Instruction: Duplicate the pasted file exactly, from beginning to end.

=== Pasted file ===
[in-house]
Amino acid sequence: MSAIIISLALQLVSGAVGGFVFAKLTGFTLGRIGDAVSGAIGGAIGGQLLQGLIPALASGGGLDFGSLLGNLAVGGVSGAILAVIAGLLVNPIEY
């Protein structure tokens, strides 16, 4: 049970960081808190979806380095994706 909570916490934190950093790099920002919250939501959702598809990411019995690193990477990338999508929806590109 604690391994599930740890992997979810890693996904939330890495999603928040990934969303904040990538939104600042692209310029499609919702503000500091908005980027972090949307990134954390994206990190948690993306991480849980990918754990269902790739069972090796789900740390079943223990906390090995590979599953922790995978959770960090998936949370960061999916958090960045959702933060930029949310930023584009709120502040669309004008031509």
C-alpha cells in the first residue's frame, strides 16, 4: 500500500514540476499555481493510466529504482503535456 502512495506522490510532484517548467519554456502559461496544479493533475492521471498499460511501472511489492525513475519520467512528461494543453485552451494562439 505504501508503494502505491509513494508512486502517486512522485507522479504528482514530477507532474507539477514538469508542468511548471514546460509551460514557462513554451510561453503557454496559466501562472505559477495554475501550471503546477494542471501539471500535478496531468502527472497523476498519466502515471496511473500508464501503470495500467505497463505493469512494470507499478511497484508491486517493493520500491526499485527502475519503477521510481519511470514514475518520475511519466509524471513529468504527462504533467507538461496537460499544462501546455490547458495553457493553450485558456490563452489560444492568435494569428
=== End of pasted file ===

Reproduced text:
[in-house]
Amino acid sequence: MSAIIISLALQLVSGAVGGFVFAKLTGFTLGRIGDAVSGAIGGAIGGQLLQGLIPALASGGGLDFGSLLGNLAVGGVSGAILAVIAGLLVNPIEY
């Protein structure tokens, strides 16, 4: 049970960081808190979806380095994706 909570916490934190950093790099920002919250939501959702598809990411019995690193990477990338999508929806590109 604690391994599930740890992997979810890693996904939330890495999603928040990934969303904040990538939104600042692209310029499609919702503000500091908005980027972090949307990134954390994206990190948690993306991480849980990918754990269902790739069972090796789900740390079943223990906390090995590979599953922790995978959770960090998936949370960061999916958090960045959702933060930029949310930023584009709120502040669309004008031509």
C-alpha cells in the first residue's frame, strides 16, 4: 500500500514540476499555481493510466529504482503535456 502512495506522490510532484517548467519554456502559461496544479493533475492521471498499460511501472511489492525513475519520467512528461494543453485552451494562439 505504501508503494502505491509513494508512486502517486512522485507522479504528482514530477507532474507539477514538469508542468511548471514546460509551460514557462513554451510561453503557454496559466501562472505559477495554475501550471503546477494542471501539471500535478496531468502527472497523476498519466502515471496511473500508464501503470495500467505497463505493469512494470507499478511497484508491486517493493520500491526499485527502475519503477521510481519511470514514475518520475511519466509524471513529468504527462504533467507538461496537460499544462501546455490547458495553457493553450485558456490563452489560444492568435494569428